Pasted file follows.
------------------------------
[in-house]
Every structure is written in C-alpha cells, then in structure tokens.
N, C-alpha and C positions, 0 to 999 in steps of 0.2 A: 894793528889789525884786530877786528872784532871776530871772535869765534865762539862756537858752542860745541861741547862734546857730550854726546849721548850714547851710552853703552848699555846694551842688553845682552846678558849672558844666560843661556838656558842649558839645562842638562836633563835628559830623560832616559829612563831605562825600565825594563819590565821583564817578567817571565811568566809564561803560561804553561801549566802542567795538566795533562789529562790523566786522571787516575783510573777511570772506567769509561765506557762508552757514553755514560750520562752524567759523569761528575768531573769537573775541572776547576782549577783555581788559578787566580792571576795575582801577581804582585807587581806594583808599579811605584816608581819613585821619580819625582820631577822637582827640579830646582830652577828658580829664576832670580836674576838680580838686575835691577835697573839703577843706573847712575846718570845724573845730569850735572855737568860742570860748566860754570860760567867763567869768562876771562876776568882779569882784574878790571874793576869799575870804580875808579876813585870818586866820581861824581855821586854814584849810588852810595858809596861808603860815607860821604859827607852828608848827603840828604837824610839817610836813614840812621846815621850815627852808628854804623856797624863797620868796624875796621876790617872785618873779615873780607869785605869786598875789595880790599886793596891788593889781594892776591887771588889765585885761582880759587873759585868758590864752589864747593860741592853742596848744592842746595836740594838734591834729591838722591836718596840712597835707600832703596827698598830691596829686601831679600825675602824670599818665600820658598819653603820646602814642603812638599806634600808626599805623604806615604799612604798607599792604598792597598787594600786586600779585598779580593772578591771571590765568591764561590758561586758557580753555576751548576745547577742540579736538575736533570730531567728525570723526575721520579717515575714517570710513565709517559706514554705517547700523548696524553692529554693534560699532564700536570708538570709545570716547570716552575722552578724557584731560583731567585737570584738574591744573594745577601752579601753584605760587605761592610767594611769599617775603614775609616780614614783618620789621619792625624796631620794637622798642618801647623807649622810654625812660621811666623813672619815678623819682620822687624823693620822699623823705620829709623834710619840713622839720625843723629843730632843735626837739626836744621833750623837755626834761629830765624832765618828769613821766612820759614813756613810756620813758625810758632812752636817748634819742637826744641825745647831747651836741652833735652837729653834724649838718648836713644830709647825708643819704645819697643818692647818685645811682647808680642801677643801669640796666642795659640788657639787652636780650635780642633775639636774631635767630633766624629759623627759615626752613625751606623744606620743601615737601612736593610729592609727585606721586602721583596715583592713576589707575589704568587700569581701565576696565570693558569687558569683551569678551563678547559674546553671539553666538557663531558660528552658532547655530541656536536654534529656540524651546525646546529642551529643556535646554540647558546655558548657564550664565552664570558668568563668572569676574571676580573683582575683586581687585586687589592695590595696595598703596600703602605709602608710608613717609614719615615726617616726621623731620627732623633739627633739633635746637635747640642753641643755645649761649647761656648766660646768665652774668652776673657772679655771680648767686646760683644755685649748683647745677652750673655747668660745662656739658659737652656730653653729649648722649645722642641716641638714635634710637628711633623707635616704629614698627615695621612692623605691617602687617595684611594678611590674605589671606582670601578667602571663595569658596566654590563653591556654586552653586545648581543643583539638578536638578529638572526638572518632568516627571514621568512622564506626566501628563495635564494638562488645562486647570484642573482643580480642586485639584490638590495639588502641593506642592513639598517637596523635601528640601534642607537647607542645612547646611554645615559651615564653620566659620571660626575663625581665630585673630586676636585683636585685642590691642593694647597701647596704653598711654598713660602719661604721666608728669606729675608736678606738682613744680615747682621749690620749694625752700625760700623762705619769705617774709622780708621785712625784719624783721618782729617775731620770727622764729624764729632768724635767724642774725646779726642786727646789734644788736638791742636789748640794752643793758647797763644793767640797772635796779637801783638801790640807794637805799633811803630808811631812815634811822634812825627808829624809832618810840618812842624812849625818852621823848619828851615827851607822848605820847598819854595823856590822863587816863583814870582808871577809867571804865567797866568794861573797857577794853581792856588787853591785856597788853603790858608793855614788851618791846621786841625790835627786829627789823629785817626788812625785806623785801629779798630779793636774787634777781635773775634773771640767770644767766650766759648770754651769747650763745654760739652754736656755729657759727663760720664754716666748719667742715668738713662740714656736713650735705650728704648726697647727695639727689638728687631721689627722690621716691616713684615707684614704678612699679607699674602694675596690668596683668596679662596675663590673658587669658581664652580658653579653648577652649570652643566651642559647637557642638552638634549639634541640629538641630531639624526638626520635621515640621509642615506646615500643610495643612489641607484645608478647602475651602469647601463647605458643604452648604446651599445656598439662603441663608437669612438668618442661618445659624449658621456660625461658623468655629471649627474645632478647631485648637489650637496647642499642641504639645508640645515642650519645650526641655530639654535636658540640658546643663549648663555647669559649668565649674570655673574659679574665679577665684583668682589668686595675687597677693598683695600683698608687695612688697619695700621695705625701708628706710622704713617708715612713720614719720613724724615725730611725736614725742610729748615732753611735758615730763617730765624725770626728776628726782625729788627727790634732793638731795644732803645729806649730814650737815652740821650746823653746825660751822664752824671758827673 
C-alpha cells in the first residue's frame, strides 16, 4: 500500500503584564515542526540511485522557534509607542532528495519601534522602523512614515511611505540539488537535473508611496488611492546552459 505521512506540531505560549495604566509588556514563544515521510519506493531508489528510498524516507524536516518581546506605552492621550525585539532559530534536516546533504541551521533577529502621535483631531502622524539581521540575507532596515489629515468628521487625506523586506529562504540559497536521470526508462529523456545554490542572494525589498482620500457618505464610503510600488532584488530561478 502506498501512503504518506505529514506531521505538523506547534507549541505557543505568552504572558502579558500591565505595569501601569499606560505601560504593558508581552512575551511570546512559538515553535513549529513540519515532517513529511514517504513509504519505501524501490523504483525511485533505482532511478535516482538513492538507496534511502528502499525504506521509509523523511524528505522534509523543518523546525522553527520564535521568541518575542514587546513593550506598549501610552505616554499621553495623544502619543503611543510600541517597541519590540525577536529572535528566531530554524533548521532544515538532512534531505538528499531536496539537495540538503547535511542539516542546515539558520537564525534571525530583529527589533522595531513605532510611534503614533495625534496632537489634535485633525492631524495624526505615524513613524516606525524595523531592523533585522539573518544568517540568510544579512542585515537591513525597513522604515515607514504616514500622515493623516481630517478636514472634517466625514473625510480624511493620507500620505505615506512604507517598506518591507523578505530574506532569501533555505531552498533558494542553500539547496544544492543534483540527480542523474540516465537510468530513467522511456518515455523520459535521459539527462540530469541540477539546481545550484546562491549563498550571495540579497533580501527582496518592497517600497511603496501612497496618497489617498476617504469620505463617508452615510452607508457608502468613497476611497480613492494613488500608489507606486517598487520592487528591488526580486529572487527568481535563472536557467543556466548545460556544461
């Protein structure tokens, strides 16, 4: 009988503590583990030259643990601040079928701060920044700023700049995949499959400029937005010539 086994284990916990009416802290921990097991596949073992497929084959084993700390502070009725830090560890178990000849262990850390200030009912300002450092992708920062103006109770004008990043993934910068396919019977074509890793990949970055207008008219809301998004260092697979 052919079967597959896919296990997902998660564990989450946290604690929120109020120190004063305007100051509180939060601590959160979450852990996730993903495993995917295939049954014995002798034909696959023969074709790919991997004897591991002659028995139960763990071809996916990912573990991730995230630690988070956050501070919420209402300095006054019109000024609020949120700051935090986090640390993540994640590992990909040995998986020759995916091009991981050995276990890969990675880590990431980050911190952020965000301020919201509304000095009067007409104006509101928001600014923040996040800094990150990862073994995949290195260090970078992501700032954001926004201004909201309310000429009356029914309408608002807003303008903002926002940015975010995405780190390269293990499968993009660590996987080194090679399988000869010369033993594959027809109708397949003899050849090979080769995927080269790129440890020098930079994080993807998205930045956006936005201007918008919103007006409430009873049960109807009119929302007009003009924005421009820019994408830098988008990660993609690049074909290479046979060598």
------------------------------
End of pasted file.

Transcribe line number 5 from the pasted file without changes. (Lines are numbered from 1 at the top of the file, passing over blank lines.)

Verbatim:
């Protein structure tokens, strides 16, 4: 009988503590583990030259643990601040079928701060920044700023700049995949499959400029937005010539 086994284990916990009416802290921990097991596949073992497929084959084993700390502070009725830090560890178990000849262990850390200030009912300002450092992708920062103006109770004008990043993934910068396919019977074509890793990949970055207008008219809301998004260092697979 052919079967597959896919296990997902998660564990989450946290604690929120109020120190004063305007100051509180939060601590959160979450852990996730993903495993995917295939049954014995002798034909696959023969074709790919991997004897591991002659028995139960763990071809996916990912573990991730995230630690988070956050501070919420209402300095006054019109000024609020949120700051935090986090640390993540994640590992990909040995998986020759995916091009991981050995276990890969990675880590990431980050911190952020965000301020919201509304000095009067007409104006509101928001600014923040996040800094990150990862073994995949290195260090970078992501700032954001926004201004909201309310000429009356029914309408608002807003303008903002926002940015975010995405780190390269293990499968993009660590996987080194090679399988000869010369033993594959027809109708397949003899050849090979080769995927080269790129440890020098930079994080993807998205930045956006936005201007918008919103007006409430009873049960109807009119929302007009003009924005421009820019994408830098988008990660993609690049074909290479046979060598």